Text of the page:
Issue: April 2011
BAY JOURNAL: Whose Fish Is It?

Hoping to break an impasse between two fishery services, Earthjustice takes on the case of the shad . . . and sues them both.

by Karl Blankenship

What to do when the fate of a fish is in the hands of two different agencies, and neither is doing what's necessary to save the species? Sue them both, of course. That was precisely what Earthjustice did late last year. The national legal advocacy nonprofit (originally the Sierra Club Legal Defense Fund) filed suit against both the Atlantic Coast Marine Fisheries Commission (ASMFC) and National Marine Fisheries Service (NMFS), saying the two agencies have turned responsibility for protecting shad and river herring populations into a finger-pointing and buck-passing game while the fish stocks declined. Spawning populations of these once abundant fish are at or near all-time lows along the coast and in the Chesapeake's tributaries.

The suit contends that fishery managers have done little to prevent the fish from being caught as bycatch in ocean fisheries. "There has just been finger-pointing," says Earthjustice attorney Roger Fleming. "These population levels have dropped so significantly that we have to do everything that we can to avoid their bycatch."

River herring include two species, alewives and blueback herring. Like shad, they are anadromous, meaning they return to their native rivers to spawn, but spend most of their lives offshore, migrating up and down the East Coast. Most of the fishing pressure on these species historically has been in rivers, during their spring spawning runs. As a result, their catches have been regulated primarily by the ASMFC, which has ratcheted back allowable inshore catches over the years.

Much of the problem, according to the suit, is that the ASMFC's jurisdiction only includes state waters. The fish spend most of their lives in federal waters (more than three miles offshore).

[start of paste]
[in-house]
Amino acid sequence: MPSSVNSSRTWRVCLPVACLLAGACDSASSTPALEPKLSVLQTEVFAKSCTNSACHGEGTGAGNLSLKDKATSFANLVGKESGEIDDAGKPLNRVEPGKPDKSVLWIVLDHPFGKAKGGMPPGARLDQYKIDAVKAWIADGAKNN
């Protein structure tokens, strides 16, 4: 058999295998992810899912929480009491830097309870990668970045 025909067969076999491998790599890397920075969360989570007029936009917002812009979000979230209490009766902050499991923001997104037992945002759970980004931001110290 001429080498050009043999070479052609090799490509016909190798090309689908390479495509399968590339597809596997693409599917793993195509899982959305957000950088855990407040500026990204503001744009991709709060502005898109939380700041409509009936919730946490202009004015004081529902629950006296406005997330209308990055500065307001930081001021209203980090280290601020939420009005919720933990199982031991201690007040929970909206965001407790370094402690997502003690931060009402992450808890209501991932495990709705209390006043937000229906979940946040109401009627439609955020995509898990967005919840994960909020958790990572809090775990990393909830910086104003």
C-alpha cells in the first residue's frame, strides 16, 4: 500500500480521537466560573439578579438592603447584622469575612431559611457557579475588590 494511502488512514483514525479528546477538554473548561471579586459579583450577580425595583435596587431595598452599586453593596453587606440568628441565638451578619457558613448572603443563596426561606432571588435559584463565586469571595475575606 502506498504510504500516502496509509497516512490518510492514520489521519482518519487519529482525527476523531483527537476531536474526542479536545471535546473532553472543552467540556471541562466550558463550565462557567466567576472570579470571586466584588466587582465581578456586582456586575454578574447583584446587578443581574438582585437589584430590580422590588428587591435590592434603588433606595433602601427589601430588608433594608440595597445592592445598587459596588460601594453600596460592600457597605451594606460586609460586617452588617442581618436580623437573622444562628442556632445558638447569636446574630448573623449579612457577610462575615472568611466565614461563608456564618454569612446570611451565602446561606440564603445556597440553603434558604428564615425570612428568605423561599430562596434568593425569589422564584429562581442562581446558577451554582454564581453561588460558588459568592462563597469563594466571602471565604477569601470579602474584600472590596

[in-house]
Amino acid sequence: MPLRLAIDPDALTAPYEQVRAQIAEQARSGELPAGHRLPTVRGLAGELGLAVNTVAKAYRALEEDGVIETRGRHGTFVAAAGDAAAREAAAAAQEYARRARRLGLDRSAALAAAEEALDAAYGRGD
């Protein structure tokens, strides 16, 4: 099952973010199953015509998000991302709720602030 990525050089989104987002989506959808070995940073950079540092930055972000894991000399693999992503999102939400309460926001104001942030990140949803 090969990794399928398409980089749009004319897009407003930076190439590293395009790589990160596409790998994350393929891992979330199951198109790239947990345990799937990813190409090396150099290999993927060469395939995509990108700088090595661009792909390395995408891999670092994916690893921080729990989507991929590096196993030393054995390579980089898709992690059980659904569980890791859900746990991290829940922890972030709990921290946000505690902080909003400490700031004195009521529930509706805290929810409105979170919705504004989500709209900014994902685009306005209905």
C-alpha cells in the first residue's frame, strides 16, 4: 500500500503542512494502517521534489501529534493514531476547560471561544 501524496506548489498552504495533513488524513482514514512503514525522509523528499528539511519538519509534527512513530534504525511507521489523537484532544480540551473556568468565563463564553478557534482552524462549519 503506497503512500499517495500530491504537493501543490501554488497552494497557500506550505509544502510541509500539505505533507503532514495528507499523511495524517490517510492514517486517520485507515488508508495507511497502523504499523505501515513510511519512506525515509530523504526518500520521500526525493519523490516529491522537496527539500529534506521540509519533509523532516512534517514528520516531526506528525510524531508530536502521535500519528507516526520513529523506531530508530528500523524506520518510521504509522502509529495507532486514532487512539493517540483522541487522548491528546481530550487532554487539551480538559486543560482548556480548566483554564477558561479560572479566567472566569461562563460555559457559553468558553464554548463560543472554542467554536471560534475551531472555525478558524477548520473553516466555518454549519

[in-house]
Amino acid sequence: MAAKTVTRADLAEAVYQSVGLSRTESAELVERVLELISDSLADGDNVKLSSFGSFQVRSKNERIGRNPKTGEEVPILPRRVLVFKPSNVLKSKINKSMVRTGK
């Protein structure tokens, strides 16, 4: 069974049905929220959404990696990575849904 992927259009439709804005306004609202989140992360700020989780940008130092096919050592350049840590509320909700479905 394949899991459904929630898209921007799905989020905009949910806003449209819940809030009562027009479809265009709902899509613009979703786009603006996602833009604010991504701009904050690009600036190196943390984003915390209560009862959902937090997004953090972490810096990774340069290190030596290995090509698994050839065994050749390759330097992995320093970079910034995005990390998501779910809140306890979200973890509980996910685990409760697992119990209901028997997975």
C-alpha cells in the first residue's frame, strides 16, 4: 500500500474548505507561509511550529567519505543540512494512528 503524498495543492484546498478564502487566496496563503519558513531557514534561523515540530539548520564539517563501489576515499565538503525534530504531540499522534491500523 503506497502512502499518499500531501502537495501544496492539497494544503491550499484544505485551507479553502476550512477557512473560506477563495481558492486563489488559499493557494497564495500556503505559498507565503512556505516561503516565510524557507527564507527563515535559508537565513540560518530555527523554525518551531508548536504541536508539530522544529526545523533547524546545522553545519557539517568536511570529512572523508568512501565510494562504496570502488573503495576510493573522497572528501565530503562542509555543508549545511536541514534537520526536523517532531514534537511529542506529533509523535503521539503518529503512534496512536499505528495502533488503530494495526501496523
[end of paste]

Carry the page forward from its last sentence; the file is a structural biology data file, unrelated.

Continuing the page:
Anecdotal evidence suggests that large numbers of shad and river herring are caught by offshore fisheries targeting other species (mackerel and Atlantic herring, for instance)--potentially more than the total caught in the few remaining inshore fisheries.

Last year, the ASMFC asked the federal government to take emergency action to gather data about bycatch of shad and river herring in federal waters, but their request was rejected. "That was one trigger for the suit--seeing the ASMFC ask for emergency action, and being denied pretty bluntly," Fleming says. Federal managers have said that data indicating excessive bycatch of shad and river herring is poor and too anecdotal to constitute an emergency. But the suit says the NMFS is as much to blame for that as anyone, by not seeking better data on the bycatch--that is, putting observers on vessels.

The NMFS has never developed a management plan for shad and river herring because the fish are not targeted in federal waters. But the suit contends that the federal Magnuson-Stevens Act requires the NMFS to develop management plans for any species that is overfished, and furthermore to control bycatch of vulnerable species in the offshore fisheries.
The ASMFC is to blame, the suit contends, because it failed to collect adequate data about the species--data that would have allowed it to set coastwide bycatch limits for shad and river herring. The suit also says the ASMFC's existing management plans for the species have failed to adequately protect the stock.

Neither agency comments on active legal matters, but several conservation groups have applauded the action. "We are finally airing out this argument between state and federal responsibilities," says Pam Gromen, executive director of the National Coalition for Marine Conservation. "Finally, I'm hoping, we'll have a definitive decision for the responsibility for managing these fish in federal waters."

Shad, and to a lesser extent river herring, have been restoration priorities in the Bay watershed. But the spawning runs have shown little improvement in Bay tributaries, despite the tens of millions of dollars spent over the years on hatchery and stocking programs and, more notably, dam bypasses that allow the fish to swim farther upstream.
The regional management councils that develop fishery plans for federal waters have begun considering amending management plans to protect shad and river herring, but advocates say any final decision is likely years away. They hope the suit leads to accelerated action.

"You have species that probably could qualify for endangered species listings in some areas," said Ken Stump, policy director of the Marine Fish Conservation Network. "They don't really have the luxury of waiting until we get our act together." 

This article is adapted from the Bay Journal News Service, a syndication service specializing in Bay environmental issues. Karl Blankenship is the editor of both the news service and the monthly Bay Journal newspaper.